Generational Differences Should Change Your Marketing
Understanding the influences our audiences have in their lives and psyche are crucial to user experience. While you needn’t know every detail, you must have an understanding of generational differences, beyond the cursory understanding provided by the media. Choose your words based on your audience, and your connections will be more real.
KNOWN AS: Veterans, Silent, Moral Authority, Radio Babies, The Forgotten Generation
CHARACTERISTICS: Raised by parents that just survived the great depression. Experienced hard times while growing up which were followed by times of prosperity. They’re influenced by… WWII, Korean War, Great Depression, New Deal, Rise on Corporations, and The Space Age.
VALUES: honor, compliance, sacrifice, dedication, hard work, good attitude, attendance, practical knowledge, loyalty
Looking for recognition and respect for their experience, value placed on history/ traditions, job security and stability, reputation, defined rules and policies, with adherence to the same, integrity and a willingness to act.
COMMUNICATION WITH TRADITIONALISTS
- Be discrete
- Show respect for their age/experience (address formally)
- Use good grammar andmanners, absolutely noprofanity, dramatically limit slang
- Deliver your message basedon history and traditionswhenever possible
- Present your story in a formal, logical manner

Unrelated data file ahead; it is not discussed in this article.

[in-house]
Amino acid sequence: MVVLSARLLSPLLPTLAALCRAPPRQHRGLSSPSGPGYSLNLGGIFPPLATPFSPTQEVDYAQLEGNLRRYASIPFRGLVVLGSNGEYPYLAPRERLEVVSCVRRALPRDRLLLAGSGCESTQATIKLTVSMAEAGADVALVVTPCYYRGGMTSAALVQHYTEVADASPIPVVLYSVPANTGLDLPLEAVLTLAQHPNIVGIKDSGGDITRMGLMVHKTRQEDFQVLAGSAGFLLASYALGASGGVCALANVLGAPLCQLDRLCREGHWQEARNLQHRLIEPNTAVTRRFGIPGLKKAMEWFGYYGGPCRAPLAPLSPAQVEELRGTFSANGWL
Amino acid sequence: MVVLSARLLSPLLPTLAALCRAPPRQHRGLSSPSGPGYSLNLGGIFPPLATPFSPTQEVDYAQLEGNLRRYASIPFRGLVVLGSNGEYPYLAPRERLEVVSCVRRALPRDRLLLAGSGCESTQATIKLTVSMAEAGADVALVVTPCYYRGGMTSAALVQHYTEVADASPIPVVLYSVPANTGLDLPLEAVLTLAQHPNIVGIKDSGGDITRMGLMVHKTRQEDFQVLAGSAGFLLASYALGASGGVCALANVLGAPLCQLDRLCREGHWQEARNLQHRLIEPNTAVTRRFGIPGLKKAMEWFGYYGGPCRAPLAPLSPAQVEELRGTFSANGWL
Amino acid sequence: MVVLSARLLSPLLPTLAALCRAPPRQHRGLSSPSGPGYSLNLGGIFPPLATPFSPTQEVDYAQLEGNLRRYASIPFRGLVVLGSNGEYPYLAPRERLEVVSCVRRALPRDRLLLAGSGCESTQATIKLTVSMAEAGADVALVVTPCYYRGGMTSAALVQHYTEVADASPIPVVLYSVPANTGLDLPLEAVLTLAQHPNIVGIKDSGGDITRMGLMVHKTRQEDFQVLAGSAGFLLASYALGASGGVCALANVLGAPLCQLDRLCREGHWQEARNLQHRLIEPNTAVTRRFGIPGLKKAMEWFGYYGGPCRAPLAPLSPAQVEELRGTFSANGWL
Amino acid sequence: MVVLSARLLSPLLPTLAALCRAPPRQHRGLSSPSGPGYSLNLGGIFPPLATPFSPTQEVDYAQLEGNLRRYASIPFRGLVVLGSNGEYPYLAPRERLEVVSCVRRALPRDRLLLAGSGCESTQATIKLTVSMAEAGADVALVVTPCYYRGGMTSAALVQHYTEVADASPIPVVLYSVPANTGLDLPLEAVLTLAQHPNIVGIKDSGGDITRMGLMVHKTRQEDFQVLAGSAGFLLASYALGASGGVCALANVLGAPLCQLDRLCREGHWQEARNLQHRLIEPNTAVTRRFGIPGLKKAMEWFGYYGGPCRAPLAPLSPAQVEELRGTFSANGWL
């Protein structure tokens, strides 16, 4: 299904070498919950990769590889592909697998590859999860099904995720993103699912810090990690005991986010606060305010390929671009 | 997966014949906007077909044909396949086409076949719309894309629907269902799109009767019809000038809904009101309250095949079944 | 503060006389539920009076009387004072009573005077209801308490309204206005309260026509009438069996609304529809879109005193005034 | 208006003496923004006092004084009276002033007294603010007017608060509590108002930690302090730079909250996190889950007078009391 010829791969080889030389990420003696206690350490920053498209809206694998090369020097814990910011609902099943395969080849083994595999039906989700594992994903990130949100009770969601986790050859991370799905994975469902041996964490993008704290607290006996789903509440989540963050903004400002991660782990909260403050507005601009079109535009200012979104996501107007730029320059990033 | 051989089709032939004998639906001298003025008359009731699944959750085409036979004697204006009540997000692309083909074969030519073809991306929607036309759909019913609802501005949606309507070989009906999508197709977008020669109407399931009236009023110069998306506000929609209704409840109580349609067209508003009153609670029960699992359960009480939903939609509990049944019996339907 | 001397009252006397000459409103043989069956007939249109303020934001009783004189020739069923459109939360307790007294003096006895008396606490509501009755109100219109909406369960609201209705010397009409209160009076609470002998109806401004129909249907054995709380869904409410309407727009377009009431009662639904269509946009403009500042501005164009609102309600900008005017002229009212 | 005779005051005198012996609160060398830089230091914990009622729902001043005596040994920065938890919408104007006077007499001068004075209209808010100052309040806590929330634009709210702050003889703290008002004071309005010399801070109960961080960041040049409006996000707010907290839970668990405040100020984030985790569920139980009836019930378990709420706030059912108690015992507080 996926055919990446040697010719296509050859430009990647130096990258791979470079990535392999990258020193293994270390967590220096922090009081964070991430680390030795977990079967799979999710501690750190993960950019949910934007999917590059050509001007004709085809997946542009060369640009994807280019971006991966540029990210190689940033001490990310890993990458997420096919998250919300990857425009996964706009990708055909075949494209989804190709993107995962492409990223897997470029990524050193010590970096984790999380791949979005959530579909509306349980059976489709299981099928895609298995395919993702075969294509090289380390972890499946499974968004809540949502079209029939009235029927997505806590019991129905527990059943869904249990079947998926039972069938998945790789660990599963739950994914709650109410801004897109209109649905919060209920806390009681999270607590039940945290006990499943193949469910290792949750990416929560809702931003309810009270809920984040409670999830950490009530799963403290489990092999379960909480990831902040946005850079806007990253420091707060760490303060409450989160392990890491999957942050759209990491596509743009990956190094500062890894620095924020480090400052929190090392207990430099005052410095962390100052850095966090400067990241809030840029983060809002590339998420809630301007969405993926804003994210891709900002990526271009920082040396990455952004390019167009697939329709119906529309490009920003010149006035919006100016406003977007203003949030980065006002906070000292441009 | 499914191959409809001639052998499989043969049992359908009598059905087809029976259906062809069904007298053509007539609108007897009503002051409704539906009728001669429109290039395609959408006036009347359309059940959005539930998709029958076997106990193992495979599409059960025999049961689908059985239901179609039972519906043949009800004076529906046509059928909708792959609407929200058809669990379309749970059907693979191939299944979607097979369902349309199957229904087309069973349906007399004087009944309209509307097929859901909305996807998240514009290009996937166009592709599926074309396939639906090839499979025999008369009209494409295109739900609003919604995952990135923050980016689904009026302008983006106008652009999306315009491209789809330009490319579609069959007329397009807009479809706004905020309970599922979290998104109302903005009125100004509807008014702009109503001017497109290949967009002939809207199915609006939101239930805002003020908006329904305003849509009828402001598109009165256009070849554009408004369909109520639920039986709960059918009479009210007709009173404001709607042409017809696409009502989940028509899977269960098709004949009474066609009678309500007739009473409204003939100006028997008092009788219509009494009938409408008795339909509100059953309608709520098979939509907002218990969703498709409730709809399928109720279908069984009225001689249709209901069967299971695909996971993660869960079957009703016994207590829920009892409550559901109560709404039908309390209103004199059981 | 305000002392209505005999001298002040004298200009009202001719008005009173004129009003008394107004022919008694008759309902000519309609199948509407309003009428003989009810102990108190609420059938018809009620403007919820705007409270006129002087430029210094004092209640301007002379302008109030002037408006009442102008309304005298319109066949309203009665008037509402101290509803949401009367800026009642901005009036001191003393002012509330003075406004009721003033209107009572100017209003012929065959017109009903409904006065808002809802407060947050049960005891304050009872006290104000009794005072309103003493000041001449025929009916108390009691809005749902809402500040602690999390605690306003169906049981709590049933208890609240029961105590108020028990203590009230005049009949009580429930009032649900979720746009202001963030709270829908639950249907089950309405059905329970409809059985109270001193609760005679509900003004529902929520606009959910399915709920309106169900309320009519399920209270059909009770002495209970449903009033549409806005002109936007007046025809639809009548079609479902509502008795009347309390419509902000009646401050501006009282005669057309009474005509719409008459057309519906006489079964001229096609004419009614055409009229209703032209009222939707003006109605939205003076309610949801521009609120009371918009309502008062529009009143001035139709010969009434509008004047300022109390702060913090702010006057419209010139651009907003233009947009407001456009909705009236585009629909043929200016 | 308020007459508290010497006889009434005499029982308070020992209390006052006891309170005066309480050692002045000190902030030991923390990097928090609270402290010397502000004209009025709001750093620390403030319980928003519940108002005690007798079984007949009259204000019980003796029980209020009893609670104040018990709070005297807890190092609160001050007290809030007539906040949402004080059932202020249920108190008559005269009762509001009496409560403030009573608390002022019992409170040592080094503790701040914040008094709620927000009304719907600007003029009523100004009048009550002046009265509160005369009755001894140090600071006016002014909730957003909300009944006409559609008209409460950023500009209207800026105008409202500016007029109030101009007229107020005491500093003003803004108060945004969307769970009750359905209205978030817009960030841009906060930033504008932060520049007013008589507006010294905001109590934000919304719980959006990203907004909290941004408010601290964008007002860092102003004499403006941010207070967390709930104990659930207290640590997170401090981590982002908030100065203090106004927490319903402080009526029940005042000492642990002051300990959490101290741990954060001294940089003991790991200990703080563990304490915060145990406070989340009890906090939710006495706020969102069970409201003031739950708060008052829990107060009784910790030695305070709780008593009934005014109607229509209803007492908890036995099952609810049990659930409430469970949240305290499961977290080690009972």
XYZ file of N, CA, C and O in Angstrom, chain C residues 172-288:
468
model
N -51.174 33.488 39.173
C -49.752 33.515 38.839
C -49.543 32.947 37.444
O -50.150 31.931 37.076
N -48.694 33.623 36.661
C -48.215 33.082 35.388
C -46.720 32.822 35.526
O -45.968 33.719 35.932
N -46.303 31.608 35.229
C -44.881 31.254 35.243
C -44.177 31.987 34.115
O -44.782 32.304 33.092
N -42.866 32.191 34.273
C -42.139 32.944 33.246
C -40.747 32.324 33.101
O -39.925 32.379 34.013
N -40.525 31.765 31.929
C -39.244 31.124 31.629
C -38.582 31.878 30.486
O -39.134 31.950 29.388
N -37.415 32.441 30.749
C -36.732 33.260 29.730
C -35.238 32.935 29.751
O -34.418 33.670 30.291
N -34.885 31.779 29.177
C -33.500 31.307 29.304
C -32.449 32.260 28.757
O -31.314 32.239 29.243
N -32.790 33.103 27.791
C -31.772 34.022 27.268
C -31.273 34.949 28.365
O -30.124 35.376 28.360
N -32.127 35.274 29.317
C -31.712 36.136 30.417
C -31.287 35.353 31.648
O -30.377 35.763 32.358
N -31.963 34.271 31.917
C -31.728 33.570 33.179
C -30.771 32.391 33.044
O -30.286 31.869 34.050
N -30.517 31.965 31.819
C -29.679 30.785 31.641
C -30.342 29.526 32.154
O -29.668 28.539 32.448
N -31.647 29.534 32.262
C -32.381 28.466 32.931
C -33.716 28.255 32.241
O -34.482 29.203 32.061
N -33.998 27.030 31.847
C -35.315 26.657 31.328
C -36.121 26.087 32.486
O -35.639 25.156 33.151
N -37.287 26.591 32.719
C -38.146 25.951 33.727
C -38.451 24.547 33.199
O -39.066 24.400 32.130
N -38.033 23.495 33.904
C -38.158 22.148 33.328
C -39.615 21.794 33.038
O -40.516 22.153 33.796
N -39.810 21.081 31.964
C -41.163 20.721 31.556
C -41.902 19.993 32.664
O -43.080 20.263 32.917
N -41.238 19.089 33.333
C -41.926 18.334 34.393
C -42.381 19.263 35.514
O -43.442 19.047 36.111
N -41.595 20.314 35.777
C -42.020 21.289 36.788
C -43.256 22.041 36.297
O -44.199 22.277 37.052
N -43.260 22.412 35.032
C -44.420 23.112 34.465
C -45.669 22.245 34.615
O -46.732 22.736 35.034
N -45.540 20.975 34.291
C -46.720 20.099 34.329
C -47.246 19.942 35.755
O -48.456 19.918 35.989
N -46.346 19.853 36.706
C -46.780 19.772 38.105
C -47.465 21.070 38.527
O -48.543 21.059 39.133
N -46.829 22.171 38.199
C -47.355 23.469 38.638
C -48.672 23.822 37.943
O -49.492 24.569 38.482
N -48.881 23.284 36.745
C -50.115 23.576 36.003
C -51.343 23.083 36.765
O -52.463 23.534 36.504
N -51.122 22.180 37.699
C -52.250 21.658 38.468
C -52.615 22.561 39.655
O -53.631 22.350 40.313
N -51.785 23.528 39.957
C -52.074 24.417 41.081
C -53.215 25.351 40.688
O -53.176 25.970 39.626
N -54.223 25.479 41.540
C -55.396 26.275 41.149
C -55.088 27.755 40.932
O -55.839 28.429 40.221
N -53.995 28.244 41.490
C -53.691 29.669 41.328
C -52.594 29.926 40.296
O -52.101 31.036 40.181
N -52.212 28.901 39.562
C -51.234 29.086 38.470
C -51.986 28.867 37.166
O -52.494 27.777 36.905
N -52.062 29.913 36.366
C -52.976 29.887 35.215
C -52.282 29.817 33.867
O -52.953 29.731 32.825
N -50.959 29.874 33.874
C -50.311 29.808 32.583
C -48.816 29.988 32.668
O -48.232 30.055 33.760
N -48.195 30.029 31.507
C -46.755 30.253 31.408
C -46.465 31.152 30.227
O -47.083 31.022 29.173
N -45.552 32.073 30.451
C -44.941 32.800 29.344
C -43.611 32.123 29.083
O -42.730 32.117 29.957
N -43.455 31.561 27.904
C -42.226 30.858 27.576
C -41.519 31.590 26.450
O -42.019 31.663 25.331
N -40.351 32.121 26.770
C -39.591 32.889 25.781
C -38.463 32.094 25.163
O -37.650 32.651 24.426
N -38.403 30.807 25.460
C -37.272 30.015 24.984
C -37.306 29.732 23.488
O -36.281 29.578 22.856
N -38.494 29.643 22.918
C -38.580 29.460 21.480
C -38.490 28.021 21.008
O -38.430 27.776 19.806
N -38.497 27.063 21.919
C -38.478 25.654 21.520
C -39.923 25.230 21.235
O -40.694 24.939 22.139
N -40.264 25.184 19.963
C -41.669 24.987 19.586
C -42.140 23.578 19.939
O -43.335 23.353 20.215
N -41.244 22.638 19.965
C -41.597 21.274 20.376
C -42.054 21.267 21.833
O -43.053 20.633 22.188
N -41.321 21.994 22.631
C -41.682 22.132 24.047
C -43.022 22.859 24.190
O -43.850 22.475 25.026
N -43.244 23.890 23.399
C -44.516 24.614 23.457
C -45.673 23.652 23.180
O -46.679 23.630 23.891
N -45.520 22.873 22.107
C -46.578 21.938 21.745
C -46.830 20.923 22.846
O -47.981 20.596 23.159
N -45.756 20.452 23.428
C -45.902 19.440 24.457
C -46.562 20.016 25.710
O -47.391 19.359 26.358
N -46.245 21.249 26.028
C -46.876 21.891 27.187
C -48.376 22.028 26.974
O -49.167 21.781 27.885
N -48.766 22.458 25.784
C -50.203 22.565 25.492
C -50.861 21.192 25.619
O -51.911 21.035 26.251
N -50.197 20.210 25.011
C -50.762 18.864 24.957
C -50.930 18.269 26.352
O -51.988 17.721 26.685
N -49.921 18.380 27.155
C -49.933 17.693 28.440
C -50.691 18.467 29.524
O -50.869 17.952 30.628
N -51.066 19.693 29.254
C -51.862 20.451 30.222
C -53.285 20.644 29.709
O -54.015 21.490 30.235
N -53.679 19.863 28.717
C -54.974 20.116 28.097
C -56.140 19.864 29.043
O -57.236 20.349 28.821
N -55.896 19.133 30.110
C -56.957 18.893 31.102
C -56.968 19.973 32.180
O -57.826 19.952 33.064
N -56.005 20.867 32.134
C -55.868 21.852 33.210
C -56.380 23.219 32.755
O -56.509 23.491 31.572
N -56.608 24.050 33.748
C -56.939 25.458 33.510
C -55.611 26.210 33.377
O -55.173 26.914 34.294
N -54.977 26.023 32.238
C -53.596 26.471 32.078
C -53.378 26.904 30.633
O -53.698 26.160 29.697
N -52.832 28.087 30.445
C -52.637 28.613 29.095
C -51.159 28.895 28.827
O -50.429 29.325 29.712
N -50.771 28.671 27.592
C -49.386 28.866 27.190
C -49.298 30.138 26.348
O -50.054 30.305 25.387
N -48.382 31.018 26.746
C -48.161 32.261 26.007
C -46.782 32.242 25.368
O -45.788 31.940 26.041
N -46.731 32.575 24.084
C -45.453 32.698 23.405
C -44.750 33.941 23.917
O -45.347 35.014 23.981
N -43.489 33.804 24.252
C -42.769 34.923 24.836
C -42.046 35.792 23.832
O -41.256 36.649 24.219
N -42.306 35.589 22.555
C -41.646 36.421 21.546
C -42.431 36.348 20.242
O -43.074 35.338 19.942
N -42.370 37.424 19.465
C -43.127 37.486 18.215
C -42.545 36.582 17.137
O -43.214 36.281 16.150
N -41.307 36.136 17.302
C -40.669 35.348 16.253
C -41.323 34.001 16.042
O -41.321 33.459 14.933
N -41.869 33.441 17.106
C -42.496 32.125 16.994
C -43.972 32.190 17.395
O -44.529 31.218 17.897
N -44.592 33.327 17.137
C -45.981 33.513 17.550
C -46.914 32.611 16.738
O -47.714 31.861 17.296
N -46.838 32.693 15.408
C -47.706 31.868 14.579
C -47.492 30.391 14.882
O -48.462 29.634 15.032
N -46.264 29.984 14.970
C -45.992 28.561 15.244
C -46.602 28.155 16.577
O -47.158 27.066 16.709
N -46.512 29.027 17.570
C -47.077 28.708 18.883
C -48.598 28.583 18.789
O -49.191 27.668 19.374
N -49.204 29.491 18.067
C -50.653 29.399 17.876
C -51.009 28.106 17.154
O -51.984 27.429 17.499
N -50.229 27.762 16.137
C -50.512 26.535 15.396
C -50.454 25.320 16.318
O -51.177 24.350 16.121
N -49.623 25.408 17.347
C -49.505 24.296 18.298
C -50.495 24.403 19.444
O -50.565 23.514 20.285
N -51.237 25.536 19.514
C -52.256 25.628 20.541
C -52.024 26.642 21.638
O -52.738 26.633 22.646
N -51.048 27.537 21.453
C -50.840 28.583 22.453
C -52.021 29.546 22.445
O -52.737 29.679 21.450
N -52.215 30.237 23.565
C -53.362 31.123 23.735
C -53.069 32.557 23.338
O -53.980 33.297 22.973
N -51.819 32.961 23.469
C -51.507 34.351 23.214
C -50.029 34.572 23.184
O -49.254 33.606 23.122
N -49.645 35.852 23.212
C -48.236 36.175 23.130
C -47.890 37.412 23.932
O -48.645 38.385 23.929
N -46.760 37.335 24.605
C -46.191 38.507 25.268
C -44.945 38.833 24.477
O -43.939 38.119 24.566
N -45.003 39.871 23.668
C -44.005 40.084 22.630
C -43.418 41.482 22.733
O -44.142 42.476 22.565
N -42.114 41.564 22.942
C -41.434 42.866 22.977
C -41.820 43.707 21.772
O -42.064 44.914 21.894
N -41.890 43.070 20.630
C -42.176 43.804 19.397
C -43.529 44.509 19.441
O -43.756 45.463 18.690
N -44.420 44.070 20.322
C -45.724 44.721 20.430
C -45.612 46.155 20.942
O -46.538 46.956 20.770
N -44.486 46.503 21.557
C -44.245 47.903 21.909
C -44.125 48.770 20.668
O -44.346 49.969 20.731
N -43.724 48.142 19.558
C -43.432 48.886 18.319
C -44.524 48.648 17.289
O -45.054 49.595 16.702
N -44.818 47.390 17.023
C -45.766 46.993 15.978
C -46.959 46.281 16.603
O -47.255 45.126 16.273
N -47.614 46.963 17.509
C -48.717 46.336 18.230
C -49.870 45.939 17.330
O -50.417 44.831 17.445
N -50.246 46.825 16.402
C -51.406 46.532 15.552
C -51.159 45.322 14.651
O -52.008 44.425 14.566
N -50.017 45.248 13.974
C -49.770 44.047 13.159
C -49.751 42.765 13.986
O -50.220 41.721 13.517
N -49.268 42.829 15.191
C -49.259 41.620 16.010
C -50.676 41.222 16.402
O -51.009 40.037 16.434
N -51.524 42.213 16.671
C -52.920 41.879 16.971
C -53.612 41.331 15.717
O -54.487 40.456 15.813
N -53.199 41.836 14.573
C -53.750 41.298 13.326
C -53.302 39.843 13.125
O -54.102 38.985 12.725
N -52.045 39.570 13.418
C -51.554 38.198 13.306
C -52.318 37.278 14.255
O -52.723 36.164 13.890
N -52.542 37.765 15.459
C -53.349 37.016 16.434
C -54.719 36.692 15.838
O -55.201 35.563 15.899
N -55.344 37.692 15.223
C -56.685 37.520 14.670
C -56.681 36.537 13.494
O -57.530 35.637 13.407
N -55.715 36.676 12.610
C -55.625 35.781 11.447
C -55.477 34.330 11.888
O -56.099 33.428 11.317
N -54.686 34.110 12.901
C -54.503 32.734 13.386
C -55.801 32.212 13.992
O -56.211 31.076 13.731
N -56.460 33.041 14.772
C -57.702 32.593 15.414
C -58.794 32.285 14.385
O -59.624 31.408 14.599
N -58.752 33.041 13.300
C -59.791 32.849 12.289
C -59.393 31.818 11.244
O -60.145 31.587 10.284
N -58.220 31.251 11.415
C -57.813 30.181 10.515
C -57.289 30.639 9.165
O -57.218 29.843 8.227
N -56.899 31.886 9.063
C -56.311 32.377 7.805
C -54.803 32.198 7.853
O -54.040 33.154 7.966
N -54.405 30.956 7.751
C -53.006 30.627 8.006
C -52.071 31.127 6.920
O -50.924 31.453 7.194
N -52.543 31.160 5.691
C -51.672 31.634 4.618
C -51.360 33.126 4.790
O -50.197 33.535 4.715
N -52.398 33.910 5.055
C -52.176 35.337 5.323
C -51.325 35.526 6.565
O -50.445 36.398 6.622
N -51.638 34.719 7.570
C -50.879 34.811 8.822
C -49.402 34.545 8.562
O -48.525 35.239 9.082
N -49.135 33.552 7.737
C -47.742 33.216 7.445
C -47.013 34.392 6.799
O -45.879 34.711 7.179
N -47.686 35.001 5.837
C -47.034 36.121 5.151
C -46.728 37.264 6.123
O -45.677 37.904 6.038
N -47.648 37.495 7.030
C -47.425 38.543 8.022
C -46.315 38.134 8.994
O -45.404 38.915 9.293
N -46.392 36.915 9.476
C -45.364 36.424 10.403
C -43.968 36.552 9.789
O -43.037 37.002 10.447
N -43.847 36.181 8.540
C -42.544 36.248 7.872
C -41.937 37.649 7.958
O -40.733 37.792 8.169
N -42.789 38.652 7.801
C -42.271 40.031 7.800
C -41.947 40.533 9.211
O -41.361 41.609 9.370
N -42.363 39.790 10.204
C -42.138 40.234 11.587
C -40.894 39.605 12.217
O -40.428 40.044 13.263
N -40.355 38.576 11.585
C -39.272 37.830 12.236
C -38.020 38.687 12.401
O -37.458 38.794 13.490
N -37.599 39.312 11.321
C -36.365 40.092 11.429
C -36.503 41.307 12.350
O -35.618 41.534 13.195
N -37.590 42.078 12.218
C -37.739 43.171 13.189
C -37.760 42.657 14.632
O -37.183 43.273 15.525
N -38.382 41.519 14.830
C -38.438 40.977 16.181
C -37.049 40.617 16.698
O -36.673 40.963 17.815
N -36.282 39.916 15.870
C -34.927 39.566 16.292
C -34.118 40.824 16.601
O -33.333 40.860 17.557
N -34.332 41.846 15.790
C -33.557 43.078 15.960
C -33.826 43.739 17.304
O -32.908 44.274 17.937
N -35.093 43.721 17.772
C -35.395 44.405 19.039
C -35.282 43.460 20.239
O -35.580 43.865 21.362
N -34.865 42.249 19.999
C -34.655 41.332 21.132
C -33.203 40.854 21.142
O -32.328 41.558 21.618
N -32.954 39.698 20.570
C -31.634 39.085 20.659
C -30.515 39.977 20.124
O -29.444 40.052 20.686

- Don’t waste their time
- Use inclusive language (we, us)
- Focus-words not body language
- Be slow to “warm up”
- Whenever possible, use hand written notes, less email, and more personal interaction
KNOWN AS: “Me” Generation, Moral Authority
CHARACTERISTICS: They question everything and are slow to trust. They handle crisis well. Ambitious, anti-establishment, competent, idealistic, and live to work. They dislike conflict. Often challenging the authority of Traditionalists, and are judgmental if others disagree. Highest divorce rate and 2nd marriages in history. They’re influenced by… Civil Rights, Vietnam War, Sexual Revolution, Cold War, Space Travel.
VALUES: family loyalty, involvement, personal gratification, personal growth.
Post War Babies who grew up to be radicals of the 70’s and yuppies of the 80’s, “The American Dream” was promised to them as children and they actively pursue it. As a result they are sometimes viewed as materialistic or ambitious.
COMMUNICATION WITH BABY BOOMERS
- Be diplomatic
- Communicate in person whenever possible
- Speak openly and directly
- Use body language to communicate
- Present options (this group responds to flexibility)
- Use electronic communications as well as face to face (direct)
- Learn what is important to them such as values, priorities, or opinions
- Answer questions thoroughly and expect to be pressed for details
- Avoid manipulative/controlling language
- This group will respond to your “personal touch”
- Get consensus. This group wants to be included, without you may cause offense
- Establish a friendly rapport
- OK to use first names
KNOWN AS: Gen X, Xers, The Doer, Post Boomers, 13th Generation